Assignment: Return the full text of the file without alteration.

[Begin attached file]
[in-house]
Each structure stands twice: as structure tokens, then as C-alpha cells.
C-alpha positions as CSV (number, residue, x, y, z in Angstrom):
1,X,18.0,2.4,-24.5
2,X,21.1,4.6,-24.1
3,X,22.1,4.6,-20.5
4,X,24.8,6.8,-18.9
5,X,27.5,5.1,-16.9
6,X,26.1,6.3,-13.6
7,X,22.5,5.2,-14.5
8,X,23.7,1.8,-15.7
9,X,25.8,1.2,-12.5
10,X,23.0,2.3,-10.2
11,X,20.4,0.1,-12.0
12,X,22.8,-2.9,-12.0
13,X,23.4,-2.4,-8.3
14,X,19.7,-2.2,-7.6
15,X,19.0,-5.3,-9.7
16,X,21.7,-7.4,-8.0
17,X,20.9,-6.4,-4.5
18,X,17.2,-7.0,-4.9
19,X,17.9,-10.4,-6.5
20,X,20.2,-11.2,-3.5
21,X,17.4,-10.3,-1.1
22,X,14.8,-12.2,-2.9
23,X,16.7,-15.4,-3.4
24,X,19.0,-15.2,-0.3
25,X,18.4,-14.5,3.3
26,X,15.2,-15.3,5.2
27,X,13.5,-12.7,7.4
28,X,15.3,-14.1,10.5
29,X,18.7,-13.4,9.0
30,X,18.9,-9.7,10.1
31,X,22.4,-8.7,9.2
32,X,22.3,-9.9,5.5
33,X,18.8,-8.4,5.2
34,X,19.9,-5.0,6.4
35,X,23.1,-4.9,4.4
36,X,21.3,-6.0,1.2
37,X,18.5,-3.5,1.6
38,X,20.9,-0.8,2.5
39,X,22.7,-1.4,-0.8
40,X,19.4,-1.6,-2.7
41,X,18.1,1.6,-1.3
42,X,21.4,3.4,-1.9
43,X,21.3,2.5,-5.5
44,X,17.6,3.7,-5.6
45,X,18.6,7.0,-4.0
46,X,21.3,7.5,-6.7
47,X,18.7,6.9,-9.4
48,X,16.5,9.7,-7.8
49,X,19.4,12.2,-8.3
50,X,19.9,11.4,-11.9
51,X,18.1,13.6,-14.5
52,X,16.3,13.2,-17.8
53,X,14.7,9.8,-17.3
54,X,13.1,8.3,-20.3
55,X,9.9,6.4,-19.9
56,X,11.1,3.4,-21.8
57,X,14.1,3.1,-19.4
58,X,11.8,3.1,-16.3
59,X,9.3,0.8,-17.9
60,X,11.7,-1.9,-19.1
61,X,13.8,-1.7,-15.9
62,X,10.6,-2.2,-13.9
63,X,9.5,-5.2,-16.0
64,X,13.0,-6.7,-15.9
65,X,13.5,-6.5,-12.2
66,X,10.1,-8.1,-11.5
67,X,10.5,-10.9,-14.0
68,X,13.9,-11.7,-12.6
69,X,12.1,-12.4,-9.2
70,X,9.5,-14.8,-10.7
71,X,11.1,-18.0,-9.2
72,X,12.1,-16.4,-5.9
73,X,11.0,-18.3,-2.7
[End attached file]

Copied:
[in-house]
Each structure stands twice: as structure tokens, then as C-alpha cells.
C-alpha positions as CSV (number, residue, x, y, z in Angstrom):
1,X,18.0,2.4,-24.5
2,X,21.1,4.6,-24.1
3,X,22.1,4.6,-20.5
4,X,24.8,6.8,-18.9
5,X,27.5,5.1,-16.9
6,X,26.1,6.3,-13.6
7,X,22.5,5.2,-14.5
8,X,23.7,1.8,-15.7
9,X,25.8,1.2,-12.5
10,X,23.0,2.3,-10.2
11,X,20.4,0.1,-12.0
12,X,22.8,-2.9,-12.0
13,X,23.4,-2.4,-8.3
14,X,19.7,-2.2,-7.6
15,X,19.0,-5.3,-9.7
16,X,21.7,-7.4,-8.0
17,X,20.9,-6.4,-4.5
18,X,17.2,-7.0,-4.9
19,X,17.9,-10.4,-6.5
20,X,20.2,-11.2,-3.5
21,X,17.4,-10.3,-1.1
22,X,14.8,-12.2,-2.9
23,X,16.7,-15.4,-3.4
24,X,19.0,-15.2,-0.3
25,X,18.4,-14.5,3.3
26,X,15.2,-15.3,5.2
27,X,13.5,-12.7,7.4
28,X,15.3,-14.1,10.5
29,X,18.7,-13.4,9.0
30,X,18.9,-9.7,10.1
31,X,22.4,-8.7,9.2
32,X,22.3,-9.9,5.5
33,X,18.8,-8.4,5.2
34,X,19.9,-5.0,6.4
35,X,23.1,-4.9,4.4
36,X,21.3,-6.0,1.2
37,X,18.5,-3.5,1.6
38,X,20.9,-0.8,2.5
39,X,22.7,-1.4,-0.8
40,X,19.4,-1.6,-2.7
41,X,18.1,1.6,-1.3
42,X,21.4,3.4,-1.9
43,X,21.3,2.5,-5.5
44,X,17.6,3.7,-5.6
45,X,18.6,7.0,-4.0
46,X,21.3,7.5,-6.7
47,X,18.7,6.9,-9.4
48,X,16.5,9.7,-7.8
49,X,19.4,12.2,-8.3
50,X,19.9,11.4,-11.9
51,X,18.1,13.6,-14.5
52,X,16.3,13.2,-17.8
53,X,14.7,9.8,-17.3
54,X,13.1,8.3,-20.3
55,X,9.9,6.4,-19.9
56,X,11.1,3.4,-21.8
57,X,14.1,3.1,-19.4
58,X,11.8,3.1,-16.3
59,X,9.3,0.8,-17.9
60,X,11.7,-1.9,-19.1
61,X,13.8,-1.7,-15.9
62,X,10.6,-2.2,-13.9
63,X,9.5,-5.2,-16.0
64,X,13.0,-6.7,-15.9
65,X,13.5,-6.5,-12.2
66,X,10.1,-8.1,-11.5
67,X,10.5,-10.9,-14.0
68,X,13.9,-11.7,-12.6
69,X,12.1,-12.4,-9.2
70,X,9.5,-14.8,-10.7
71,X,11.1,-18.0,-9.2
72,X,12.1,-16.4,-5.9
73,X,11.0,-18.3,-2.7